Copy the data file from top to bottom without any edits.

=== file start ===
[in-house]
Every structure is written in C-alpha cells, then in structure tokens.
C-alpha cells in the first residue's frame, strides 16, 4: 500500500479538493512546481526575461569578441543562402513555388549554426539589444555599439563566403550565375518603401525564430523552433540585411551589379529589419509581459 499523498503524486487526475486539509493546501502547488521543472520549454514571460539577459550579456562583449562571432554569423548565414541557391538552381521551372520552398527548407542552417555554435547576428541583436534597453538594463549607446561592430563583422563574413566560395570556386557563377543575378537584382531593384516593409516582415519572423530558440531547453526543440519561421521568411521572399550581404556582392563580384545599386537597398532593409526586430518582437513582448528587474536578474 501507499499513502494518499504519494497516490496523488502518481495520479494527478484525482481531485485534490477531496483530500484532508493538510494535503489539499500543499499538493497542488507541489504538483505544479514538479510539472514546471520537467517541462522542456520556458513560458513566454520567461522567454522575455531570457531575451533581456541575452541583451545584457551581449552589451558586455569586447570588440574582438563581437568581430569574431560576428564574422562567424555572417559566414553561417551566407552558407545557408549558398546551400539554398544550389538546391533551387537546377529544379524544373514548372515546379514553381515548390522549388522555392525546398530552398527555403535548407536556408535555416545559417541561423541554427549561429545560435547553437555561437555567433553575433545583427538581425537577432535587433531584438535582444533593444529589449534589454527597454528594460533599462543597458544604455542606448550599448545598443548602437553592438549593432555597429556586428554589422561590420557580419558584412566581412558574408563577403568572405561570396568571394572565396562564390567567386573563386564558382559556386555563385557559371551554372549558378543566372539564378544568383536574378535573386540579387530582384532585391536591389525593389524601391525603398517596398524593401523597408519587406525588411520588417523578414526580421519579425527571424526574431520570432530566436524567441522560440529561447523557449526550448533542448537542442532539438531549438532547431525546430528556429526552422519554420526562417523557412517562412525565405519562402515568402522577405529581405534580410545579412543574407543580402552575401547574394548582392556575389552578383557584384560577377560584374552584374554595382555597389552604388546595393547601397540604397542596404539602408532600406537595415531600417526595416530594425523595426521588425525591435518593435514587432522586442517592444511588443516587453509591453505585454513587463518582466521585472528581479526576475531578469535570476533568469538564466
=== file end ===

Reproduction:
[in-house]
Every structure is written in C-alpha cells, then in structure tokens.
C-alpha cells in the first residue's frame, strides 16, 4: 500500500479538493512546481526575461569578441543562402513555388549554426539589444555599439563566403550565375518603401525564430523552433540585411551589379529589419509581459 499523498503524486487526475486539509493546501502547488521543472520549454514571460539577459550579456562583449562571432554569423548565414541557391538552381521551372520552398527548407542552417555554435547576428541583436534597453538594463549607446561592430563583422563574413566560395570556386557563377543575378537584382531593384516593409516582415519572423530558440531547453526543440519561421521568411521572399550581404556582392563580384545599386537597398532593409526586430518582437513582448528587474536578474 501507499499513502494518499504519494497516490496523488502518481495520479494527478484525482481531485485534490477531496483530500484532508493538510494535503489539499500543499499538493497542488507541489504538483505544479514538479510539472514546471520537467517541462522542456520556458513560458513566454520567461522567454522575455531570457531575451533581456541575452541583451545584457551581449552589451558586455569586447570588440574582438563581437568581430569574431560576428564574422562567424555572417559566414553561417551566407552558407545557408549558398546551400539554398544550389538546391533551387537546377529544379524544373514548372515546379514553381515548390522549388522555392525546398530552398527555403535548407536556408535555416545559417541561423541554427549561429545560435547553437555561437555567433553575433545583427538581425537577432535587433531584438535582444533593444529589449534589454527597454528594460533599462543597458544604455542606448550599448545598443548602437553592438549593432555597429556586428554589422561590420557580419558584412566581412558574408563577403568572405561570396568571394572565396562564390567567386573563386564558382559556386555563385557559371551554372549558378543566372539564378544568383536574378535573386540579387530582384532585391536591389525593389524601391525603398517596398524593401523597408519587406525588411520588417523578414526580421519579425527571424526574431520570432530566436524567441522560440529561447523557449526550448533542448537542442532539438531549438532547431525546430528556429526552422519554420526562417523557412517562412525565405519562402515568402522577405529581405534580410545579412543574407543580402552575401547574394548582392556575389552578383557584384560577377560584374552584374554595382555597389552604388546595393547601397540604397542596404539602408532600406537595415531600417526595416530594425523595426521588425525591435518593435514587432522586442517592444511588443516587453509591453505585454513587463518582466521585472528581479526576475531578469535570476533568469538564466